“Sitting there telling your 4-year-old child she’s going to go to heaven before you is not right,” Kristyn said.

She said Brynnley is a “mama’s girl,” and calls her daughter her littlest best friend. The doting mom now tags along when Brynnley attends Sonshine Kids Preschool Ministry in New Palestine to lend support.

“I always told her I’ll always be with her, that I’ll never leave her,” Kristyn said. But some days, the pain is almost too much to bear.

“She gets sad when she sees us cry, so I try not to cry around her. It’s very difficult seeing your 4-year-old struggle to run, struggle to function, but when she smiles and laughs you forget about it all,” she said.

“That’s the biggest thing that gets us through all the dark days, is seeing her laugh and smile.”

Scott’s longtime best friend, Paul Galbraith, said the spunky 4-year-old has always been known for her trademark belly laugh.

It’s been tough to watch such a great family struggle.

“Prior to this diagnosis, she was always on the run, always athletic, going and doing everything she could,” he recalled. “So unfortunately the treatment has slowed her down in some ways, except for her laughter and her joy. She’s got a great sense of humor.”

Just about every day, Kristyn will post on Facebook a video of Brynnley cracking up at something, encouraging people to find a reason to smile.

“I know Brynnley in just her short lifetime has impacted so many lives, probably more than most of us will impact in our lifetime,” said Galbraith, a life peace pastor at Brandywine Community Church in Greenfield.

He’s also Brynnley’s godfather, and got the chance to baptize both her and her dad earlier this year.

He and Scott became friends in college and have kids around the same age. It’s been amazing to see the way the community has rallied around the family,Galbraith said, especially in a year marked by so much conflict and chaos.

“Their family is experiencing the power of community in Hancock County,” he said.

Both Papa John’s and Mozzi’s Pizza in Greenfield have held fundraisers to raise money for the family, and friends organized a fundraiser at Arrowhead Golf Course in Greenfield. Loved ones also organized a Facebook fundraising page and Go Fund Me page.

People from all around the country have reached out to them because they’ve seen Brynnley’s story on Facebook.

Scott and Kristyn admit the support has been overwhelming.

“I can’t say enough for all the people who have supported us, from saying prayers to giving us whatever we may need, it’s just been unbelievable,” said Scott, 34. “It’s restored my faith in humanity.”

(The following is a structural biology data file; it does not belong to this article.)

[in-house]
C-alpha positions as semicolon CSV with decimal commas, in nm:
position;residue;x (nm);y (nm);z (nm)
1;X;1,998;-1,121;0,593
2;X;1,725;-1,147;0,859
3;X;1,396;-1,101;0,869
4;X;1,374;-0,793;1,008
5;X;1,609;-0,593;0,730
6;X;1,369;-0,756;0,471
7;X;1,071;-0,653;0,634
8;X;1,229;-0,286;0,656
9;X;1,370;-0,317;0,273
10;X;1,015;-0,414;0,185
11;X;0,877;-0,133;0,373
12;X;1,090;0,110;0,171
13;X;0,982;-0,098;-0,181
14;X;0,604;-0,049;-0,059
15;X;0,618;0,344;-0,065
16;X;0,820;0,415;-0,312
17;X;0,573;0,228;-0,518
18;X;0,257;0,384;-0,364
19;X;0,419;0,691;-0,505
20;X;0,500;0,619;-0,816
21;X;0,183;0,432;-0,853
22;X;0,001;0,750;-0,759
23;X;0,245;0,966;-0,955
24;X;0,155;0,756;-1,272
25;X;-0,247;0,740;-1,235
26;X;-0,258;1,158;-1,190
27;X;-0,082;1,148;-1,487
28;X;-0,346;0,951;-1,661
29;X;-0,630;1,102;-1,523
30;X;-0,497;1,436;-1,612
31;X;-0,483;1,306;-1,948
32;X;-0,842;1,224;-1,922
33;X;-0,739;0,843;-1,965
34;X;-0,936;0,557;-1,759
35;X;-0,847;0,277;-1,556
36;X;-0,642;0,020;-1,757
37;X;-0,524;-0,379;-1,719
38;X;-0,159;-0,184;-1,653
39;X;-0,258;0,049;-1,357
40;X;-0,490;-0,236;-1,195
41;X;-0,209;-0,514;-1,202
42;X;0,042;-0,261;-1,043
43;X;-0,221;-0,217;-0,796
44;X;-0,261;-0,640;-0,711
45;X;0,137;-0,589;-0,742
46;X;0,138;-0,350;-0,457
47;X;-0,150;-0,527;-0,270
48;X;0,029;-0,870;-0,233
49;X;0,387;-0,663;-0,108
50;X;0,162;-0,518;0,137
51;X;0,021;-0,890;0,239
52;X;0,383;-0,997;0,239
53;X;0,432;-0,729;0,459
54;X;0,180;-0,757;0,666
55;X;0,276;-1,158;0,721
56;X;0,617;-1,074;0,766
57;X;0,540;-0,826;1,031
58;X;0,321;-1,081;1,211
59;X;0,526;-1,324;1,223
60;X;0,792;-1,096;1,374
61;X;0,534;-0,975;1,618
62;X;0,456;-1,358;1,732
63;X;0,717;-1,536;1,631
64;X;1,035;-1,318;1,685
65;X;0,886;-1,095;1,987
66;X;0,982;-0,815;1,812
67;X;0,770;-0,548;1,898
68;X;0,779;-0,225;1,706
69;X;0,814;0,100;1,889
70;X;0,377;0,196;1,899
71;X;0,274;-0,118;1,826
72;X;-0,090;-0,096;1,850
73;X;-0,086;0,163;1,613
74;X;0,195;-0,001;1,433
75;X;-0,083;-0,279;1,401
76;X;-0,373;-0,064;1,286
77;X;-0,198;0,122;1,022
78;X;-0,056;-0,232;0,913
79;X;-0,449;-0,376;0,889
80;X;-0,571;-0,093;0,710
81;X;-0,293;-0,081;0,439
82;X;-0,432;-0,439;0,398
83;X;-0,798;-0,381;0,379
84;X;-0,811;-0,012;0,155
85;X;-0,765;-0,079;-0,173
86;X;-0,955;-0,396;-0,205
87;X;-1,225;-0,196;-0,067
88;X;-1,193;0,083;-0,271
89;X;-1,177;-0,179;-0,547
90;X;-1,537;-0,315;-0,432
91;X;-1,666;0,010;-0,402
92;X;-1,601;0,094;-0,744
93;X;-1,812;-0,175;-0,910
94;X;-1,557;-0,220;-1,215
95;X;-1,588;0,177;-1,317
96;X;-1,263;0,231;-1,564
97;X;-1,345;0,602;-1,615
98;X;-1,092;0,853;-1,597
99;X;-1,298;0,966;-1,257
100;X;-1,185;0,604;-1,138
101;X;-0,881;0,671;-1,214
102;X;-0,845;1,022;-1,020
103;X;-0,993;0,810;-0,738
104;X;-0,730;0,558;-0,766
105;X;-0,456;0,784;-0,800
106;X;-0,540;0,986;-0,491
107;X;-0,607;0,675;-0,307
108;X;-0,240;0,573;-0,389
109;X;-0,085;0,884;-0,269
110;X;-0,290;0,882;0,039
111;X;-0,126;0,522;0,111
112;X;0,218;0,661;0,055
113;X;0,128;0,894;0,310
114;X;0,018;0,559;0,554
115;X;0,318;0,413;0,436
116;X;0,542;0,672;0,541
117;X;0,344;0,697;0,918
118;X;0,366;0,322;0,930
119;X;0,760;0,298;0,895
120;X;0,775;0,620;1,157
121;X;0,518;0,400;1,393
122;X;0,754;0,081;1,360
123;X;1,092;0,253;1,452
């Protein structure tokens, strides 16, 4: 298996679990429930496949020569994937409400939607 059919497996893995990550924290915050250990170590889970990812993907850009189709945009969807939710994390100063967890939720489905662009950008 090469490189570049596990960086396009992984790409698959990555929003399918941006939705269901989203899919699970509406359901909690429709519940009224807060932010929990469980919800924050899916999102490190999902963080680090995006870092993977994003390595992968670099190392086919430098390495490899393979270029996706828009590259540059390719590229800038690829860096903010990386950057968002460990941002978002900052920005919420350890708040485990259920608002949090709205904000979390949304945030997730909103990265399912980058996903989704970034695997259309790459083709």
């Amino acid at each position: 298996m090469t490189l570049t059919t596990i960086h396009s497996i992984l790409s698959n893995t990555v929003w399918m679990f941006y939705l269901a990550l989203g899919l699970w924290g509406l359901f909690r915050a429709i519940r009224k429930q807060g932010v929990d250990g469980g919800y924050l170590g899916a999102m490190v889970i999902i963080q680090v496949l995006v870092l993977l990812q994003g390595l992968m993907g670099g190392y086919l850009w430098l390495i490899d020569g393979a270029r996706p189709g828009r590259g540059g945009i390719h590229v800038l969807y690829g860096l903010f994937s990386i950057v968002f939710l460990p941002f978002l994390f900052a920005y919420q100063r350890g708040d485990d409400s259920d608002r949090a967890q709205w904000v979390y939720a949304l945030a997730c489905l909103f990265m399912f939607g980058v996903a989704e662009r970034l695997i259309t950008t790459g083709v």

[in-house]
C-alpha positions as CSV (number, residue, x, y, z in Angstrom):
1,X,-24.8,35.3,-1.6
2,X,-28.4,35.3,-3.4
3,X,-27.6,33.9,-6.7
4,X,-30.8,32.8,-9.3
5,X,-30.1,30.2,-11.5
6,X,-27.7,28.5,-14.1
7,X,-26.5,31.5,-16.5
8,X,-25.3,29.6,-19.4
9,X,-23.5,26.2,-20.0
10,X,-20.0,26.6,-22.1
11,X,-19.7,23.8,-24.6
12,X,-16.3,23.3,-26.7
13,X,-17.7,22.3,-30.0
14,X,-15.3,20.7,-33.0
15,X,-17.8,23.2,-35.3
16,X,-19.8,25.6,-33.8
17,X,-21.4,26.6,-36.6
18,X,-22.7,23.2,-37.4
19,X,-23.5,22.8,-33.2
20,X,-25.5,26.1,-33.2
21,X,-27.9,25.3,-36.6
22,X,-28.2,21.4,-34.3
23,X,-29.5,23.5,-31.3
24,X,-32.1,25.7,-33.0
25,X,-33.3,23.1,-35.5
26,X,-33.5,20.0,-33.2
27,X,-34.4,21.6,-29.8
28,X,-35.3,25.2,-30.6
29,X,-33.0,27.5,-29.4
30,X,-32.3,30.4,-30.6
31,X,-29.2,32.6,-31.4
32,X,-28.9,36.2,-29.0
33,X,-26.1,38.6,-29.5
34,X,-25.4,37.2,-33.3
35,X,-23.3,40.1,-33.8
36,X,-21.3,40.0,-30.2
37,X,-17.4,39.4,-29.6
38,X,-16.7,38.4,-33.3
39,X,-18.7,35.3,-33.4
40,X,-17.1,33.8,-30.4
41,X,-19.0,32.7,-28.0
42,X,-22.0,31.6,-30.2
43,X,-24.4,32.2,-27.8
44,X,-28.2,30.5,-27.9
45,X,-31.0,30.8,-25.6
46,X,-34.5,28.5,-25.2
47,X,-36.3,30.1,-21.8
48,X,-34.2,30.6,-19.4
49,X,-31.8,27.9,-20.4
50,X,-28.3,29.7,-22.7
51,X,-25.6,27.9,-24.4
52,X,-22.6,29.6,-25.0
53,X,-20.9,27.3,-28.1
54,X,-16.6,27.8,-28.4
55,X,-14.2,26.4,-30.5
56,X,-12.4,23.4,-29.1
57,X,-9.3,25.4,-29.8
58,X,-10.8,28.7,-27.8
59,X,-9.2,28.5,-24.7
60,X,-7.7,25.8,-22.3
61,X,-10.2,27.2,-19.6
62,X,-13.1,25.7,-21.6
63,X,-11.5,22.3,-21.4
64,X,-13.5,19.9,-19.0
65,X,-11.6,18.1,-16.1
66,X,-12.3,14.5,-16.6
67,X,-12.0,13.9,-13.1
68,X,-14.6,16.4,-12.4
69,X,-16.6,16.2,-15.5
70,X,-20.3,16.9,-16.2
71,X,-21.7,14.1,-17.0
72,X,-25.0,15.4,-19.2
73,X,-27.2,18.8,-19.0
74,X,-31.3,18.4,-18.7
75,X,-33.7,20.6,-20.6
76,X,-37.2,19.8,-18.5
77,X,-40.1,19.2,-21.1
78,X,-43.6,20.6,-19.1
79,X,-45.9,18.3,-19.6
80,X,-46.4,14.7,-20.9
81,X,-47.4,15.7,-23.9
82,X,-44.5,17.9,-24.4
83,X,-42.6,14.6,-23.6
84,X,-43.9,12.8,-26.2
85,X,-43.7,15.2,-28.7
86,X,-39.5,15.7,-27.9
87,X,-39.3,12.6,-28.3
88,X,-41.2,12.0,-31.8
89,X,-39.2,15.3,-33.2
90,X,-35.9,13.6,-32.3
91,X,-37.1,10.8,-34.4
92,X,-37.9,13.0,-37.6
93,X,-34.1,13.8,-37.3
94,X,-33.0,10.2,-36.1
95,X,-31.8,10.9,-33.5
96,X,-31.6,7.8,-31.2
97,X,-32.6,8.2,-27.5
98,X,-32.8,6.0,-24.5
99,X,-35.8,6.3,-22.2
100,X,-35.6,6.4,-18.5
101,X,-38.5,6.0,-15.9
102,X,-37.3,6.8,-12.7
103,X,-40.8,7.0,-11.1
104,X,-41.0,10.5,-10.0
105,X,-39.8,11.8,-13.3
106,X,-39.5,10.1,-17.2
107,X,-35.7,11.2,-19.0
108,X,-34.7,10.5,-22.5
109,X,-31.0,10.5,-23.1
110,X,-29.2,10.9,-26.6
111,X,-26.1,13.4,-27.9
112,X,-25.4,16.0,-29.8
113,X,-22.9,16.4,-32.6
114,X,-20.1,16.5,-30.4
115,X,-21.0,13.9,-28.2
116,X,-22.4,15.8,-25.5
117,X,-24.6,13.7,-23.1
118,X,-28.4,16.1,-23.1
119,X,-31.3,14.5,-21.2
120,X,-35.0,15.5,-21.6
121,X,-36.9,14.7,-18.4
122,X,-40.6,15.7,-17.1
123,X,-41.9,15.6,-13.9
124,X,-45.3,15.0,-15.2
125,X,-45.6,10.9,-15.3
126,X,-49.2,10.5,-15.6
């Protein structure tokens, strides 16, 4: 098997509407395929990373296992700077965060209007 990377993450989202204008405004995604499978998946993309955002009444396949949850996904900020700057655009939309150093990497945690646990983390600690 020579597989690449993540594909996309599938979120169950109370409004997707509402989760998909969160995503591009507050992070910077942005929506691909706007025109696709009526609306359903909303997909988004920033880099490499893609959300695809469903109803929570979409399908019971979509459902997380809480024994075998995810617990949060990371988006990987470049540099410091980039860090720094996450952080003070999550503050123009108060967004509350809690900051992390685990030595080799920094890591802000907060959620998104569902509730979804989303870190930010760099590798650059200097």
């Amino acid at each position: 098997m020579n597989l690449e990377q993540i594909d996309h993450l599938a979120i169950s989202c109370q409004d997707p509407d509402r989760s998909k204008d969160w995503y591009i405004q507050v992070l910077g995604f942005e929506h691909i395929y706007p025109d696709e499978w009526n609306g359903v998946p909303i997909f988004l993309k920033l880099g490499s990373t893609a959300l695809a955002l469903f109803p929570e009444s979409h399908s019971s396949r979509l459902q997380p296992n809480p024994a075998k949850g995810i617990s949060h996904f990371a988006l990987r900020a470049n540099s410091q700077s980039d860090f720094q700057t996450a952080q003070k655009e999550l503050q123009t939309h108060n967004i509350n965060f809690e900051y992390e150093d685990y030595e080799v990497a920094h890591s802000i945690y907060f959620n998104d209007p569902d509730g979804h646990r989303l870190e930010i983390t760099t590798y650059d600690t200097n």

His wife agrees.

“We’re very humbled by the sheer love and support we get, sometimes from complete strangers. They pick us up on our sad days,” she said.

Through it all, the family marvels at the fact Brynnley continues to maintain her signature happy attitude.

“It would have been very understandable for someone in her situation not to want to do anything, but she’s always had a smile and wants other people to smile and laugh, even before everything that happened this year. That’s what helps us get through,” her mom said.

While they know the tumor growing in her brain will eventually take her life, Scott and Kristyn are doing their best to manage their daughter’s pain.

Since only a handful of hospitals treat DIPG, they make the three-hour drive to Nationwide Children’s Hospital in Columbus, Ohio, to see the doctor who first diagnosed Brynnley in Indianapolis.

Her doctor started her on a chemotherapy pill about a month ago, in hopes of slowing the tumor’s growth. Brynnley was scheduled to have another MRI scan on Friday, Oct. 16.

Brynnley’s little sister, Raegan, has been there loving her sister through it all.

“I think she kind of understands a little bit of what’s going on, because every night before bed she wants to tell Brynnley good night. One of the biggest things Brynnley has always enjoyed is being a big sister, so it’s hard watching them because Raegan wants to run around the house, and Brynnley can’t run and play tag with her anymore,” their mom said.

It’s been indescribably hard for her parents to see Brynnley change from an active, petite little girl to a preschooler swollen by the steroids meant to help ease her discomfort, who struggles to do the active things she once did.

“But seeing her smile and hearing her laugh always takes us back to remind us that this is the same Brynnley,” her mom said.

“Each and every day with Brynnley is a blessing,” Kristyn said. “We are beyond proud of her strength and determination to fight this fight. She is our hero.”

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To follow the Niederhaus family’s journey, visit the Brynnley’s Battle page on Facebook.

Donations also are being sought to help the family with expenses related to Brynnley’s care. To make a donation, visit the Bucks for Brynnley page at